Rep. Mark Pocan (D-WI) seems to have found Speaker Boehner’s hubris hard to swallow today.
On the heels of Boehner’s announcement that the Republican Party will be doing what it always does when a Democrat is in office — sue and try to impeach (after obstruction and ginning up scandals) — Pocan laughed in Boehner’s face with a statement denouncing the Speaker for his historically lazy House that tried to shut the government down just last year.
“With Speaker Boehner and the Tea Party at the helm, this Congress has failed to act on vital legislation to help improve the lives of Americans. The same Speaker who allowed the government to shut down last October, now intends to sue the President of the United States for acting while Congress has not, instead voting to repeal the Affordable Care Act 54 times and turning the tragedy in Benghazi into a manufactured scandal.
“In fact, the least productive Congress in modern history – the so-called ‘Do-nothing Congress’ of 1948 – passed 350 bills in their first year; this Congress passed fewer than 100 bills in its first year. It is ironic the Speaker would sue the President for doing his job while the House of Representatives fails to do its job.
“Speaker Boehner is allowing the Tea Party tail to wag the dog. It is clear he has chosen to be the Speaker for the extreme right-wing of the Republican Party. Unfortunately, this Republican controlled House of Representatives has no intention of actually governing and will continue to block any effort by President Obama at the expense of our constituents.”
In July of 2013, I reported on the Double-Down-Do-Nothings for PoliticusUSA, “You might have thought the 112th Congress’ historic low of 23 legislative items passed at this same last year was the epic fail, but you’ll have to revise that. This 113th Congress has only passed 15 legislative items at the 6 month mark.” None of the 15 legislative items were of any significance, either.”
More about the Do-Nothings:
The 112th Congress made history as the most unproductive session since the 1940s (records only go back to 1947) for passing only 220 laws. For perspective, President Harry Truman labeled his Congress the “Do-Nothing Congress” for passing just 906 laws. I know math isn’t exactly the forte of Republicans, but 15 versus half of 906 is pretty basic.
And it’s not both parties:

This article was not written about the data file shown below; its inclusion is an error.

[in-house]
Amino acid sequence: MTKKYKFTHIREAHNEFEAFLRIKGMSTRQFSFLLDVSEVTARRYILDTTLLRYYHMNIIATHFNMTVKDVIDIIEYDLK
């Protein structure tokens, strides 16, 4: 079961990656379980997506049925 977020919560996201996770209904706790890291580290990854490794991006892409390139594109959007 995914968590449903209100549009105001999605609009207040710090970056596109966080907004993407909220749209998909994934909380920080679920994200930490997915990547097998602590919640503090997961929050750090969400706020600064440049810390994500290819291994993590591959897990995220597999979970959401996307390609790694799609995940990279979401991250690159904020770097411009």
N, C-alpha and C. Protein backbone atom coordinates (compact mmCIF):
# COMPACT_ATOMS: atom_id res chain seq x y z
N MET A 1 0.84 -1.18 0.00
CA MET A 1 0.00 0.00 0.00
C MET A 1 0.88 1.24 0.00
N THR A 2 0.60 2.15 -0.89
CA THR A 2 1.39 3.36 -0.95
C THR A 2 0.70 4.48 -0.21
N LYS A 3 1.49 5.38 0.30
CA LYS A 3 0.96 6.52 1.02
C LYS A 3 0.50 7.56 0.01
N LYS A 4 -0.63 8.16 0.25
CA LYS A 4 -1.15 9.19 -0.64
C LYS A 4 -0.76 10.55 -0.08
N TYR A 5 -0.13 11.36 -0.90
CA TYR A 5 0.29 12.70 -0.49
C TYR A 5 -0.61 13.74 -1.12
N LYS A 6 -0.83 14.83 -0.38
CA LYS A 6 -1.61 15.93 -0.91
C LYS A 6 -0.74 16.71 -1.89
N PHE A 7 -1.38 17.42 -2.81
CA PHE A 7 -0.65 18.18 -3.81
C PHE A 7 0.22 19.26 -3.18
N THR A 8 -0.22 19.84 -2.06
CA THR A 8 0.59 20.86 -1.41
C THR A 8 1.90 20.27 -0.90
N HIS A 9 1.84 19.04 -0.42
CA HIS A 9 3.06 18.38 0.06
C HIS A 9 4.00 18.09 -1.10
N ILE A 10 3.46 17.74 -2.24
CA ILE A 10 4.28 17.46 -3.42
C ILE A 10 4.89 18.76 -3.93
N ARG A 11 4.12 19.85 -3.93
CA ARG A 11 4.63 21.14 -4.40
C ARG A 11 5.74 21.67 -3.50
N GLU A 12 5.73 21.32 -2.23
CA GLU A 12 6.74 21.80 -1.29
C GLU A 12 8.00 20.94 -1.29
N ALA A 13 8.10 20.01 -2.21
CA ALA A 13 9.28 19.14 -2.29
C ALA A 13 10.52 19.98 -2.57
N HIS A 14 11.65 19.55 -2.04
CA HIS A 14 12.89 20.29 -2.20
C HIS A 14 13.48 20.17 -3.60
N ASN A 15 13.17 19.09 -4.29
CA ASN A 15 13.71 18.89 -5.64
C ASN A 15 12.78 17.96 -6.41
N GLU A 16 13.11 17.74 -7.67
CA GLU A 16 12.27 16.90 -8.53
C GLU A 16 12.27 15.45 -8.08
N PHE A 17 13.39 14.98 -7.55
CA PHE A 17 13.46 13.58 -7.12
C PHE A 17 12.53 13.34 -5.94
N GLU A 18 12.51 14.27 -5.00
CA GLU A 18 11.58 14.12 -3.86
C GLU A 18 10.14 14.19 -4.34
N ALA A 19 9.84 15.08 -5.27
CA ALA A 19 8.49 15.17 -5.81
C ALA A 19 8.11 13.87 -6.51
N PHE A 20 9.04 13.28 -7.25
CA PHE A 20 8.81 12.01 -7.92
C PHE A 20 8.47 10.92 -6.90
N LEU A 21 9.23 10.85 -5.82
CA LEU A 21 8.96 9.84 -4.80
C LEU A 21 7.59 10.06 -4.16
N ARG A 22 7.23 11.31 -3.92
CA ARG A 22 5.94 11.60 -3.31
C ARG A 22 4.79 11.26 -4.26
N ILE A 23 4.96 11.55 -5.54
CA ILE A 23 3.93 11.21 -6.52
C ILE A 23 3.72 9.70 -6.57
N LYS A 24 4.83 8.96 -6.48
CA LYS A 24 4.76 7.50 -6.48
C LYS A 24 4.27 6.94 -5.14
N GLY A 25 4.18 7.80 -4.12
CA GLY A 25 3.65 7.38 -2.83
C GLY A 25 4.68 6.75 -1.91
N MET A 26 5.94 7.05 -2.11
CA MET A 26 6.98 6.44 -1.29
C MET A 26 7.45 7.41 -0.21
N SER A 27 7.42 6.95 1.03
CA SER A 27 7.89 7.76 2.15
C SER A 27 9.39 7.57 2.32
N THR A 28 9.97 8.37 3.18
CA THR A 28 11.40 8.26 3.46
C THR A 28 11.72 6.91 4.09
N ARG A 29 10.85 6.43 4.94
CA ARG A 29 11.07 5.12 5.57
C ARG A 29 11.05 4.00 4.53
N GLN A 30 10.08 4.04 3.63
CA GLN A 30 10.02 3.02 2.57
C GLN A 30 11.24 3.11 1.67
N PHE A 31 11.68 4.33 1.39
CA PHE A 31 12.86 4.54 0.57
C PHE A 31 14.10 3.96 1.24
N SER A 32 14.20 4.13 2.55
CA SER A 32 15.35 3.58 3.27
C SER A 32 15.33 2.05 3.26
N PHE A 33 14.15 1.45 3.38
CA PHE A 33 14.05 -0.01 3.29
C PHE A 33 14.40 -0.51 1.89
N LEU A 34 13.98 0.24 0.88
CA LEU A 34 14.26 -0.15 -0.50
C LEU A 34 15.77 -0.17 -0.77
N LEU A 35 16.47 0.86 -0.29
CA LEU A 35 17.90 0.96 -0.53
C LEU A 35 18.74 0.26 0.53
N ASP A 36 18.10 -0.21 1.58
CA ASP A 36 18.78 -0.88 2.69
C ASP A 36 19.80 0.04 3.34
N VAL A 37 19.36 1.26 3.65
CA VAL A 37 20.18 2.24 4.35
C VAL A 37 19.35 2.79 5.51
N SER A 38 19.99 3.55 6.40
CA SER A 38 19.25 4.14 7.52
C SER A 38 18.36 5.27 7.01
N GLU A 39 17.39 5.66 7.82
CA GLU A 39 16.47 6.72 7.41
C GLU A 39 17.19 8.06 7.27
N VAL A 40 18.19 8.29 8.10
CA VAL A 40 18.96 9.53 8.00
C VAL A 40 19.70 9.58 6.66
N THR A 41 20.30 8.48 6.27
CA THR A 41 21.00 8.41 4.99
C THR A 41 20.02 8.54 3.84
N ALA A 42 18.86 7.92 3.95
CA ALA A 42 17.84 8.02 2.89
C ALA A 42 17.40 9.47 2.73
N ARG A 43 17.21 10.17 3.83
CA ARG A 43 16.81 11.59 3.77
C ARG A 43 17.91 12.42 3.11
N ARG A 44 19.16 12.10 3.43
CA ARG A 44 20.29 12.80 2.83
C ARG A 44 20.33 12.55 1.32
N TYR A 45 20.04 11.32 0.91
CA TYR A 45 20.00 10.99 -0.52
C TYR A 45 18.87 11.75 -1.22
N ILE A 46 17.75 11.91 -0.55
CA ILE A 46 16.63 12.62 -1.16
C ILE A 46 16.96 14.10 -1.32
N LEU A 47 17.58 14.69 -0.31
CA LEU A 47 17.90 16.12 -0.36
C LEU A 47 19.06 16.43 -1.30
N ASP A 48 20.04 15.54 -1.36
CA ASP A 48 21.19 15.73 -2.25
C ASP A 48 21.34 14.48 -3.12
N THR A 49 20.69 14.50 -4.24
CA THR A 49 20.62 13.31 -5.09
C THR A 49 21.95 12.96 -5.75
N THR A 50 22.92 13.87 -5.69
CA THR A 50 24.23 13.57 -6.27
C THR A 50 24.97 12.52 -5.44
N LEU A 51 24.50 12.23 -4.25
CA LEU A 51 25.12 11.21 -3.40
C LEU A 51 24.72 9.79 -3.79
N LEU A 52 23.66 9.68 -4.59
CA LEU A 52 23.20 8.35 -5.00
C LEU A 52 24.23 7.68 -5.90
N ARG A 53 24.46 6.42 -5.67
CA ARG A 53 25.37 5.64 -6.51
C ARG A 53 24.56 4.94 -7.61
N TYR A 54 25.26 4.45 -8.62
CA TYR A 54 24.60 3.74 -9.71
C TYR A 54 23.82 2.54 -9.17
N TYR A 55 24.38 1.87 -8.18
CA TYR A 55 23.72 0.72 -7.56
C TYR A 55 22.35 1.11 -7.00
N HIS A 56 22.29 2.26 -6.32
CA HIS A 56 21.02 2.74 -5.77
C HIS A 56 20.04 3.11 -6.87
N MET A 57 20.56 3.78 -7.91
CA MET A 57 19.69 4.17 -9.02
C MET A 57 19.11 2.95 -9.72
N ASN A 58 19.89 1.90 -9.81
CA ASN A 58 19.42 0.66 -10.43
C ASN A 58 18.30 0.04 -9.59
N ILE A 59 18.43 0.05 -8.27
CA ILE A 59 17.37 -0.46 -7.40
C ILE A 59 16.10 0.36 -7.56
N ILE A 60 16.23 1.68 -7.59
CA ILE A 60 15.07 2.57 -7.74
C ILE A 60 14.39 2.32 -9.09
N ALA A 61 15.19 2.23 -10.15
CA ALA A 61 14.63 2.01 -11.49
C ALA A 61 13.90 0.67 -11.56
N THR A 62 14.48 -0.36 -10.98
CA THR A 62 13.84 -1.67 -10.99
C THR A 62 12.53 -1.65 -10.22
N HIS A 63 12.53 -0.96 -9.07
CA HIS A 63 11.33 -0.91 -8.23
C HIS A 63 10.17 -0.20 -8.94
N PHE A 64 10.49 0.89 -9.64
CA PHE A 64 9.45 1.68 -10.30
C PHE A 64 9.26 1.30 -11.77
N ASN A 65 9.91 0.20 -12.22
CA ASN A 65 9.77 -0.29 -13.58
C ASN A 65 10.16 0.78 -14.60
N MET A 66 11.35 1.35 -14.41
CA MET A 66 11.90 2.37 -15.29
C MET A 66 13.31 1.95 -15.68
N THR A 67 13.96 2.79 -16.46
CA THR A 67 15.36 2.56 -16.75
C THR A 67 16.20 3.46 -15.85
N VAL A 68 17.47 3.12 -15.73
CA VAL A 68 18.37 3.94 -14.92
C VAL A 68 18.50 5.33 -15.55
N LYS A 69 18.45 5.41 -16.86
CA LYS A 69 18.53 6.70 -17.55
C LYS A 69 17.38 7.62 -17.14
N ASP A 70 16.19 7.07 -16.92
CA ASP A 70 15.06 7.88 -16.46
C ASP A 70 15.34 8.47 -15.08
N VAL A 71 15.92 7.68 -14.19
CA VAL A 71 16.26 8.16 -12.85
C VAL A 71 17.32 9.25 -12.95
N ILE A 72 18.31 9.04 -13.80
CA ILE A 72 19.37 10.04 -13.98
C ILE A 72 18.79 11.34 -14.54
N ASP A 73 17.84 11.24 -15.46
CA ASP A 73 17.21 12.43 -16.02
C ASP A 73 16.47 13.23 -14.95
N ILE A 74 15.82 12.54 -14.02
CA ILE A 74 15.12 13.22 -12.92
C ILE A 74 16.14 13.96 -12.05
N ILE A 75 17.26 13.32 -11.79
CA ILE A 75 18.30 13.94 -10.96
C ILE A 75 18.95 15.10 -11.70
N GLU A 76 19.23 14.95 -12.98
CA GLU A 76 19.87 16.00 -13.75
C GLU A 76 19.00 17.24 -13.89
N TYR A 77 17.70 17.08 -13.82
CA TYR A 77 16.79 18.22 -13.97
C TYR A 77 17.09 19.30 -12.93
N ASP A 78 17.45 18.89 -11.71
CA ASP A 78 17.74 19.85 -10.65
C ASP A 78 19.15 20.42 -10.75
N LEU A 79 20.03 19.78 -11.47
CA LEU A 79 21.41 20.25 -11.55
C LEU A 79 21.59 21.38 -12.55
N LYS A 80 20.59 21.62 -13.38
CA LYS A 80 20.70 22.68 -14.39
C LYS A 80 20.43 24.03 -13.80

Before Republicans took over the House, we had the same level of movement in Congress as prior to Obama taking office. “In 2011, Congress passed just 90 bills into law. The only other year in which Congress failed to pass at least 125 laws was 1995,” USA Today explained. That was another Democratic President, Bill Clinton, with a Republican Congress. “When Democrats controlled both chambers during the 111th Congress, 258 laws were enacted in 2010 and 125 in 2009, including President Obama’s health care law.”
On January first, House Republican leadership unveiled the new House work calendar revealing that the House would only be in session for 97 days prior to Election Day and 112 days through the end of the year. That’s a Do-Noting-Double-Down.
As Jason Easley pointed out earlier today, this lawsuit is all about impeachment proceedings against President Obama. Speaker Boehner denies this, but this is how the Clinton impeachment started. Boehner claims he’s doing this to keep Obama from destroying the integrity of the office, but that claim is laughable given how Republicans rolled out the red carpet for Bush’s gross expansion of executive branch power. It’s okay when other presidents do it, but it’s not okay when Obama does it.
Image Credit: Alex Wong/Getty Images
Ms. Jones is the editor-in-chief of PoliticusUSA.
Sarah hosts Politicus News and co-hosts Politicus Radio. Her analysis has been featured on several national radio, television news programs and talk shows, and print outlets including Stateside with David Shuster, as well as The Washington Post, The Atlantic Wire, CNN, MSNBC, The Week, The Hollywood Reporter, and more.
Sarah has won two Telly Awards and is a member of the Society of Professional Journalists.